Rep. John Bell picked as new House GOP leader

John Bell

Rep. John Bell

House Republicans have selected Rep. John Bell, R-Wayne, as their new majority leader.

Bell, who previously was the caucus’ majority whip, replaces former Rep. Mike Hager, R-Rutherford, who resigned earlier this summer.

The GOP caucus elected Rep. Dean Arp, R-Union, to take Bell’s place as majority whip.

“I am excited for Reps. Bell and Arp to serve in these new roles,” House Speaker Tim Moore, R-Cleveland, said in a statement.  “The House caucus is proud to have elected these new leaders as we move toward November with a strong,  unified caucus.”

Federal Judge Puts HB2 On Hold

As most readers surely know, the North Carolina statute known as HB2 requires public agencies to assign users to multiple occupancy bathrooms, locker rooms, shower rooms, and similar facilities on the basis of biological sex. Several groups of plaintiffs have filed lawsuits challenging the law, and in May some of those plaintiffs filed a motion requesting a preliminary injunction that would temporarily block its enforcement.

Last week the US District Court for the Middle District of North Carolina granted their request. In a typically meticulous and carefully reasoned opinion, Judge Schroeder ordered that:

The individual transgender Plaintiffs’ motion for preliminary injunction on their Title IX claim is GRANTED. The University of North Carolina, its officers, agents, servants, employees, and attorneys, and all other persons acting in concert or participation with them are hereby ENJOINED from enforcing Part I of HB2 against the individual transgender Plaintiffs until further order of the court. 

This may appear to be a victory for the opponents of HB2, but it really isn’t.

The plaintiffs are challenging HB2 on two grounds: as a violation of Title IX of Civil Rights Act (which prohibits discrimination on the basis of sex) and as a violation of the Equal Protection Clause of the 14th Amendment. In making their case for a preliminary injunction, the plaintiffs argued that they were likely to succeed on both grounds.

Judge Schroeder had little choice as far as the first of these is concerned. In a case decided earlier this year, the US Court of Appeals for the 4th Circuit deferred to the Department of Education’s interpretation of Title IX. According to that interpretation the word “sex” actually means “gender identity.” Recognizing that he was bound by this precedent, Judge Schroeder found that:

Applicable Fourth Circuit law requires that DOE’s guidance defining “sex” to mean gender identity be accorded controlling weight when interpreting DOE’s Title IX regulations. Because Part I of HB2 prevents transgender individuals from using multiple-occupancy bathrooms and similar facilities based solely on the gender listed on their birth certificate, it necessarily violates DOE’s guidance and cannot be enforced.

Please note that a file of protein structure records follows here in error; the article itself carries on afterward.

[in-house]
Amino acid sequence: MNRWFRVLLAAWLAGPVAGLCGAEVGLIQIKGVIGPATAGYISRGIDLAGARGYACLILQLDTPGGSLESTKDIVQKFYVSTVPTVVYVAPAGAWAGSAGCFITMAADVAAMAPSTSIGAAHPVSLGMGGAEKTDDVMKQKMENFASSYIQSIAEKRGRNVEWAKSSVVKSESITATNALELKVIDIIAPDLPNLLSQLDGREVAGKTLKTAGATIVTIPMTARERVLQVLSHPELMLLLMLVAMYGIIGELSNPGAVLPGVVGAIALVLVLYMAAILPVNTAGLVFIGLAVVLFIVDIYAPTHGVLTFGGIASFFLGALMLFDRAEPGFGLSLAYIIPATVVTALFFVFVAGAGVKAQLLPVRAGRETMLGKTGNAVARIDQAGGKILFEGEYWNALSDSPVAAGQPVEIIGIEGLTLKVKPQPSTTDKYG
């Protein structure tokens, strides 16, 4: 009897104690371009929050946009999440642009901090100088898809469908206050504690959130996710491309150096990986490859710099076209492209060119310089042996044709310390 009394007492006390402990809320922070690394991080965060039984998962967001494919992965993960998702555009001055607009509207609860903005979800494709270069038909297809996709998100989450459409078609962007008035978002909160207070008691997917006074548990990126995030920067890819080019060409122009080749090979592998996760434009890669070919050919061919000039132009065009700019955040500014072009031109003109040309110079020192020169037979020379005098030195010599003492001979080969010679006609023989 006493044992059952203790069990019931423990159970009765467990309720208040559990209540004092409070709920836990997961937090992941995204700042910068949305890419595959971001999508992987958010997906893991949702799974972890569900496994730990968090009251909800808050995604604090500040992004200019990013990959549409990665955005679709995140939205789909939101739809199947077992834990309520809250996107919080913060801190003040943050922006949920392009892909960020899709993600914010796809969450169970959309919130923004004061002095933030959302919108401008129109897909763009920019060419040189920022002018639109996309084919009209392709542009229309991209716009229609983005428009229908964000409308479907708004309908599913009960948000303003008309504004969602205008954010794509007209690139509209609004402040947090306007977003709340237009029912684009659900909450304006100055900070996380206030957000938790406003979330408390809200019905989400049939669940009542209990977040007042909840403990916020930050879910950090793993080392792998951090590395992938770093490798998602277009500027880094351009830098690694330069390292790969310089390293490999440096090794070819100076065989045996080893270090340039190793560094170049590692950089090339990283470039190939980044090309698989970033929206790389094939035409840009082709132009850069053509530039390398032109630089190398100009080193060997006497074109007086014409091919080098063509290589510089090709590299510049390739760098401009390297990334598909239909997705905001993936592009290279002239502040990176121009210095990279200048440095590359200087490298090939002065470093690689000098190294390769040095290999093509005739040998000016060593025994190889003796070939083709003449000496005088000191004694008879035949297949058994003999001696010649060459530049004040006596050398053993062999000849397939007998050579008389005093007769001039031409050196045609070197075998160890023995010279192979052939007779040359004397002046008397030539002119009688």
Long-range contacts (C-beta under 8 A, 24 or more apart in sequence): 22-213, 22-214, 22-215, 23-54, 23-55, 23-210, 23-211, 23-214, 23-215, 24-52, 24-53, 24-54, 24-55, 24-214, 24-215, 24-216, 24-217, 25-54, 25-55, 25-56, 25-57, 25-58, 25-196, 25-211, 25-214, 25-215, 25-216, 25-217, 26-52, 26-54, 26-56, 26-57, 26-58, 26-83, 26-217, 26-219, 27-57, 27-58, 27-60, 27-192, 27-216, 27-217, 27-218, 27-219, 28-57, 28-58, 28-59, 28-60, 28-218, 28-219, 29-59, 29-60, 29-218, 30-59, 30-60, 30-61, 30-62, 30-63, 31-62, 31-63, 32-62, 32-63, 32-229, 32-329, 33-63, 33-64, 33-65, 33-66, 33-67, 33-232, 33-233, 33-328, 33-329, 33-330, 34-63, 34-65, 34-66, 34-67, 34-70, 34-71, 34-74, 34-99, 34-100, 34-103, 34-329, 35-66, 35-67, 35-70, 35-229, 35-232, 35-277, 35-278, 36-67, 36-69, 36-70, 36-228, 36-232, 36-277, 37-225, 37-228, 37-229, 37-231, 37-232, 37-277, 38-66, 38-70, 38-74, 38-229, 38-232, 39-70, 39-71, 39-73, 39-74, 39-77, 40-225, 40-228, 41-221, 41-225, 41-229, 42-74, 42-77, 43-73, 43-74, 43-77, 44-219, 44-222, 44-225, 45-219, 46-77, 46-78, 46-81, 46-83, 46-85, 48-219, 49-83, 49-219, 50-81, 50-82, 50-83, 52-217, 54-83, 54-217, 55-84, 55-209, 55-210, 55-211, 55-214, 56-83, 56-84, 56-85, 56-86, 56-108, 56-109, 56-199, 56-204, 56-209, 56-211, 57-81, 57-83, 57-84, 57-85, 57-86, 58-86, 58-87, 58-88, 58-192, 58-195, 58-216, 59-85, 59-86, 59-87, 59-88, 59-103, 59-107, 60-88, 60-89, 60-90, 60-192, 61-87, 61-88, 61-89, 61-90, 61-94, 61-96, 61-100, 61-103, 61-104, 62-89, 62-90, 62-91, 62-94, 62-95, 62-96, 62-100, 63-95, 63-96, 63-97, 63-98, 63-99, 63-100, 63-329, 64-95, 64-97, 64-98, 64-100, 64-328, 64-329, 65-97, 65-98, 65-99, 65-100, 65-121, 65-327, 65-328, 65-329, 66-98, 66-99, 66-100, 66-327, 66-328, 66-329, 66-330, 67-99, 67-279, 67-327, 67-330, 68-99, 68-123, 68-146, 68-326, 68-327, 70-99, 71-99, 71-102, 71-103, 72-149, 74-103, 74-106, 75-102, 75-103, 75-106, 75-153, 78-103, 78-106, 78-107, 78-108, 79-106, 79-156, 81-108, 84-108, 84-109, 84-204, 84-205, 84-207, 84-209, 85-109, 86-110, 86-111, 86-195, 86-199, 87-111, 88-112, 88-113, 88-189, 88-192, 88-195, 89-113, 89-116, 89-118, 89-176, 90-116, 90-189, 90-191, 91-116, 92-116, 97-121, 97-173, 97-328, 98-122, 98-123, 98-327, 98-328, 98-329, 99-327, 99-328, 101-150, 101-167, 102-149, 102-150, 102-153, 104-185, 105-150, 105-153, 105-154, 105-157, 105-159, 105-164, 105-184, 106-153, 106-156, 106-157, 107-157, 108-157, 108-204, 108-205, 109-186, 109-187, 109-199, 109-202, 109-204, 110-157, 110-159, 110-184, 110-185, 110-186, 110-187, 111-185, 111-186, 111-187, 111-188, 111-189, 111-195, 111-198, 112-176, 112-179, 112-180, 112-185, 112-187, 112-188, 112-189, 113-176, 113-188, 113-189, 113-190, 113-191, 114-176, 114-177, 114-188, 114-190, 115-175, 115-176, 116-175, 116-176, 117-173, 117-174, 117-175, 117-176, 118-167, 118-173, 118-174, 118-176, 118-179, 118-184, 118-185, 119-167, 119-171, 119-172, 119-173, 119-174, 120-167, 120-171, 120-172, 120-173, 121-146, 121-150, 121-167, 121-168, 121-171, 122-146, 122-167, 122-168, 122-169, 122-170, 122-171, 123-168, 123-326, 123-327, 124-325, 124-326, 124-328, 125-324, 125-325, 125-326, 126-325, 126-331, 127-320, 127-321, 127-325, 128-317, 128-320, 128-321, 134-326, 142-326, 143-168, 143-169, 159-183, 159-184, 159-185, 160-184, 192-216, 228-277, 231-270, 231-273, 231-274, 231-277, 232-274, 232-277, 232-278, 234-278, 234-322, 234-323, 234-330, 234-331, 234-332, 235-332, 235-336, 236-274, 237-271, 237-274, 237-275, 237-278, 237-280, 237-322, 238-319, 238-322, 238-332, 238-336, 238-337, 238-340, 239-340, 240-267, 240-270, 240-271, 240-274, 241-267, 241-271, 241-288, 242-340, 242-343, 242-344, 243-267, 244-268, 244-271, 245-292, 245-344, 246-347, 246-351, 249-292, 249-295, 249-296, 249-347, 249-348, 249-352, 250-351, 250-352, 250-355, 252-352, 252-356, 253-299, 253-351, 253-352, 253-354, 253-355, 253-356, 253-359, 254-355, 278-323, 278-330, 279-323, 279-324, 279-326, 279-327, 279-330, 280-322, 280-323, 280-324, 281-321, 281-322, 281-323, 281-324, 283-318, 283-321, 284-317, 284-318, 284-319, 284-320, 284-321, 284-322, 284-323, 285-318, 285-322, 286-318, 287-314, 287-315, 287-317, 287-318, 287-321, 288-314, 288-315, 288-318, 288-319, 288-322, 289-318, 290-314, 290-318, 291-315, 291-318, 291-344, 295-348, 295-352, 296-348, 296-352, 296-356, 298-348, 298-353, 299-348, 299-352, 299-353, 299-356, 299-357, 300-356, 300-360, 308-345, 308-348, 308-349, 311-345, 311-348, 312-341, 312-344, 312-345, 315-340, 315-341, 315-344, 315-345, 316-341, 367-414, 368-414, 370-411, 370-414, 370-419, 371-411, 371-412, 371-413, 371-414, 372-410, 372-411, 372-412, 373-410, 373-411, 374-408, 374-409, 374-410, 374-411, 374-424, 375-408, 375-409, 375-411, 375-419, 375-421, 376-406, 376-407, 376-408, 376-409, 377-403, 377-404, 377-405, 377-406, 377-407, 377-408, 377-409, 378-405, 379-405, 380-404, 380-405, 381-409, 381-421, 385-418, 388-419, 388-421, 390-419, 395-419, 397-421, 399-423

However, on the basis of an exhaustive analysis of the relevant case law he rejected the plaintiff’s equal protection claim:

In sum, Supreme Court and Fourth Circuit precedent support the conclusion that physiological differences between men and women give rise to the privacy interests that justify segregating bathrooms, showers, and other similar facilities on the basis of sex. In addition, Plaintiffs admit that the vast majority of birth certificates accurately reflect an individual’s external genitalia. Although the correlation between genitalia and the sex listed on a person’s birth certificate is not perfect in every case, there is certainly a reasonable fit between these characteristics, which is what the law requires…. At this preliminary stage, and in light of existing case law, Plaintiffs have not made a clear showing that they are likely to succeed on their Equal Protection claim.

Judge Schroeder is surely right about what equal protection requires. The same cannot be said about the 4th Circuit’s decision to defer to DOD rule-makers regarding the meaning of “sex” under Title IX. It would be nice to think that the better argument will prevail when, as seems likely, this case (or one of the many related cases) reaches the Supreme Court. In reality, however, it probably depends entirely on who gets appointed between now and then. (File this under “missing justice Scalia.)

Redistricting: Making the proper comparisons

The John Locke Foundation is a longtime advocate of redistricting reform. Voters ought to choose their representatives — not the other way around.

That said, one element of popular media coverage of Monday’s unveiling of an alternate set of N.C. congressional election district maps deserves a clarification. (Actually, two elements deserve clarification: First, the former state Supreme Court chief justice’s name is Rhoda, not Rhonda.)

The maps highlighted just below the headline of the News & Observer‘s online story imply that Republican lawmakers drew bizarre 1st and 12th Congressional Districts as part of their scheme to gerrymander an electoral advantage in 2011. (Note: The original headline says “Experiment shows ‘better way’ for voting districts.” I cropped out “voting” to avoid posting an ad from the original site.)

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The problem with that implication — that Republicans originated the cringe-inducing 1st and 12th Districts — is that variations of these same crazy-looking districts date back to the early 1990s. Democrats originally drew those two districts to comply with a federal order to create two majority-minority districts. The same two districts survived in slightly altered form during the early 2000s. Republicans simply tweaked them in 2011.

Here’s the map drawn by Democrats for the 1992 election.

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Here’s the map drawn by Democrats for the 2002 election.

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Here’s the map drawn by Republicans for the 2012 election.

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Note that in each map, the 1st District extends through multiple tentacles from its base in northeastern North Carolina, while the 12th District looks like a ribbon stretching from Durham to Gastonia in the 1990s and from Greensboro to Charlotte in the 2000s and 2010s.

If the N&O‘s goal was to show that the judge-drawn alternative plan is aesthetically superior to the GOP’s handiwork, the proper point of comparison is the map drawn earlier this year to comply with a court order throwing out the 2011 districts.

Here is that comparison. First, the newly enacted maps designed to elect 10 Republicans and three Democrats to the U.S. House of Representatives.

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Second, the maps created by a panel of former N.C. judges.